Introduction: Ground-glass nodules may be the expression of benign conditions, pre-invasive lesions or malignancies. The aim of our study was to evaluate the capability of chest digital tomosynthesis (DTS) in detecting pulmonary ground-glass opacities (GGOs). Methods: An anthropomorphic chest phantom and synthetic nodules were used to simulate pulmonary ground-glass nodules. The nodules were positioned in 3 different regions (apex, hilum and basal); then the phantom was scanned by multi-detector CT (MDCT) and DTS. For each set (nodule-free phantom, nodule in apical zone, nodule in hilar zone, nodule in basal zone) seven different scans (n = 28) were performed varying the following technical parameters: Cu-filter (0.1–0.3 mm), dose rateo (10–25) and X-ray tube voltage (105–125 kVp). Two radiologists in consensus evaluated the DTS images and provided in agreement a visual score: 1 for unidentifiable nodules, 2 for poorly identifiable nodules, 3 for nodules identifiable with fair certainty, 4 for nodules identifiable with absolute certainty. Results: Increasing the dose rateo from 10 to 15, GGOs located in the apex and in the basal zone were better identified (from a score = 2 to a score = 3). GGOs located in the hilar zone were not visible even with a higher dose rate. Intermediate density GGOs had a good visibility score (score = 3) and it did not improve by varying technical parameters. A progressive increase of voltage (from 105 kVp to 125 kVp) did not provide a better nodule visibility. Conclusion: DTS with optimized technical parameters can identify GGOs, in particular those with a diameter greater than 10 mm. Implications for practice: DTS could have a role in the follow-up of patients with known GGOs identified in lung apex or base region.

Digital tomosynthesis and ground glass nodules: Optimization of acquisition protocol. A phantom study

Baratella E.
;
Bozzato A. M.;Marrocchio C.;Di Giusto A.;Natali C.;Quaia E.;Cova M. A.
2021

Abstract

Introduction: Ground-glass nodules may be the expression of benign conditions, pre-invasive lesions or malignancies. The aim of our study was to evaluate the capability of chest digital tomosynthesis (DTS) in detecting pulmonary ground-glass opacities (GGOs). Methods: An anthropomorphic chest phantom and synthetic nodules were used to simulate pulmonary ground-glass nodules. The nodules were positioned in 3 different regions (apex, hilum and basal); then the phantom was scanned by multi-detector CT (MDCT) and DTS. For each set (nodule-free phantom, nodule in apical zone, nodule in hilar zone, nodule in basal zone) seven different scans (n = 28) were performed varying the following technical parameters: Cu-filter (0.1–0.3 mm), dose rateo (10–25) and X-ray tube voltage (105–125 kVp). Two radiologists in consensus evaluated the DTS images and provided in agreement a visual score: 1 for unidentifiable nodules, 2 for poorly identifiable nodules, 3 for nodules identifiable with fair certainty, 4 for nodules identifiable with absolute certainty. Results: Increasing the dose rateo from 10 to 15, GGOs located in the apex and in the basal zone were better identified (from a score = 2 to a score = 3). GGOs located in the hilar zone were not visible even with a higher dose rate. Intermediate density GGOs had a good visibility score (score = 3) and it did not improve by varying technical parameters. A progressive increase of voltage (from 105 kVp to 125 kVp) did not provide a better nodule visibility. Conclusion: DTS with optimized technical parameters can identify GGOs, in particular those with a diameter greater than 10 mm. Implications for practice: DTS could have a role in the follow-up of patients with known GGOs identified in lung apex or base region.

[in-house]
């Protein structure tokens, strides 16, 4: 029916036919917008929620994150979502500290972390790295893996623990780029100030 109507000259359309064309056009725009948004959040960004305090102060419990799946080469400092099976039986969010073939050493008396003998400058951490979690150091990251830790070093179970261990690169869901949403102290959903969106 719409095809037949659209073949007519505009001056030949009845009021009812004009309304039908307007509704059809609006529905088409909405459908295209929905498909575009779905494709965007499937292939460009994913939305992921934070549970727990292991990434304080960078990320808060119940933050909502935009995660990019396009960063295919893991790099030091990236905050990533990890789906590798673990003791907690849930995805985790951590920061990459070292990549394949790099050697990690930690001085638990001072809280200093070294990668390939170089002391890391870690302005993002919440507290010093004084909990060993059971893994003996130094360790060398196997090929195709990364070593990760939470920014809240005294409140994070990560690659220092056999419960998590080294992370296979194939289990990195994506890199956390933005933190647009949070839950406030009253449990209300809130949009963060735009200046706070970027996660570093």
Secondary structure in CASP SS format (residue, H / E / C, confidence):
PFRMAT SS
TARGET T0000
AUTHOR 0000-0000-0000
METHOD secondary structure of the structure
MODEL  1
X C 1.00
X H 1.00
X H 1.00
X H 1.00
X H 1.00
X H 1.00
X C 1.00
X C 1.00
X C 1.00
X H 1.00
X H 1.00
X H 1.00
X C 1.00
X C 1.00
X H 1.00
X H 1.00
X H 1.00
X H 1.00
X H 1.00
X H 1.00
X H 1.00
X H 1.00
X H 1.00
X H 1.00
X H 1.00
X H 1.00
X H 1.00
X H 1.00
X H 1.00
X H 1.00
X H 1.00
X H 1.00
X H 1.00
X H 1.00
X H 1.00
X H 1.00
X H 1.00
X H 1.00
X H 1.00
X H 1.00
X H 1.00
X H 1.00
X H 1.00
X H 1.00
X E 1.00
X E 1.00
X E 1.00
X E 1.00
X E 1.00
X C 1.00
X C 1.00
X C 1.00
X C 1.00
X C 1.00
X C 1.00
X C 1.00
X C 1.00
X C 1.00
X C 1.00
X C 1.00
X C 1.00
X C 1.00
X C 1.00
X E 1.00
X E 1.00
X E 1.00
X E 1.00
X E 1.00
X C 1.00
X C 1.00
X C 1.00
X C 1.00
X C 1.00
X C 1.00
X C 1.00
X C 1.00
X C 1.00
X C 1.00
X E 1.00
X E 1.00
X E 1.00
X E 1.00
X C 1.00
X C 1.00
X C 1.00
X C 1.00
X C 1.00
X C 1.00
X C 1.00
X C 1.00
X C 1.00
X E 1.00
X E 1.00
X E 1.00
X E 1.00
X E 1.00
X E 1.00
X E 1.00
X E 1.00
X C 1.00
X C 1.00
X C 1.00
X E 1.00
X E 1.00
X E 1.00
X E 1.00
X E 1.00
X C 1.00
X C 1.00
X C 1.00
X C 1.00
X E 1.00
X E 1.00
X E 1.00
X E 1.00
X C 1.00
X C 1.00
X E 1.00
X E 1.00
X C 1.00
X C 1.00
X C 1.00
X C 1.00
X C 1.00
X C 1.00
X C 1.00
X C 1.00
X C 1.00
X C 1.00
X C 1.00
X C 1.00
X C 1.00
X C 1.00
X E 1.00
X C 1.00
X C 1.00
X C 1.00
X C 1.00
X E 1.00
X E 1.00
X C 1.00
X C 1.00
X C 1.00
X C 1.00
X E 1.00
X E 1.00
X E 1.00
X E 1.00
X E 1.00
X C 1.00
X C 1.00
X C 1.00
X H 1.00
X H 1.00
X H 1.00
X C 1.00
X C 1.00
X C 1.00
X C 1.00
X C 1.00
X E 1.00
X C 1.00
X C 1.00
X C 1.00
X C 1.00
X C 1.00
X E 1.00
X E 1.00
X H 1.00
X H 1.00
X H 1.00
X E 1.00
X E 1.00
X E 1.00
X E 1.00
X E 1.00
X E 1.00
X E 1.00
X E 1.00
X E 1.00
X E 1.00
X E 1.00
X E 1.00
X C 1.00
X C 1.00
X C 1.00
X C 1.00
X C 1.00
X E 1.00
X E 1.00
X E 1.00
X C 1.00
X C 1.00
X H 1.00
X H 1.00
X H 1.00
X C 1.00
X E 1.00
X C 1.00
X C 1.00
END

16-dic-2020
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https://www.sciencedirect.com/science/article/pii/S1078817420302480?via=ihub
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Utilizza questo identificativo per citare o creare un link a questo documento: https://hdl.handle.net/11368/2976853
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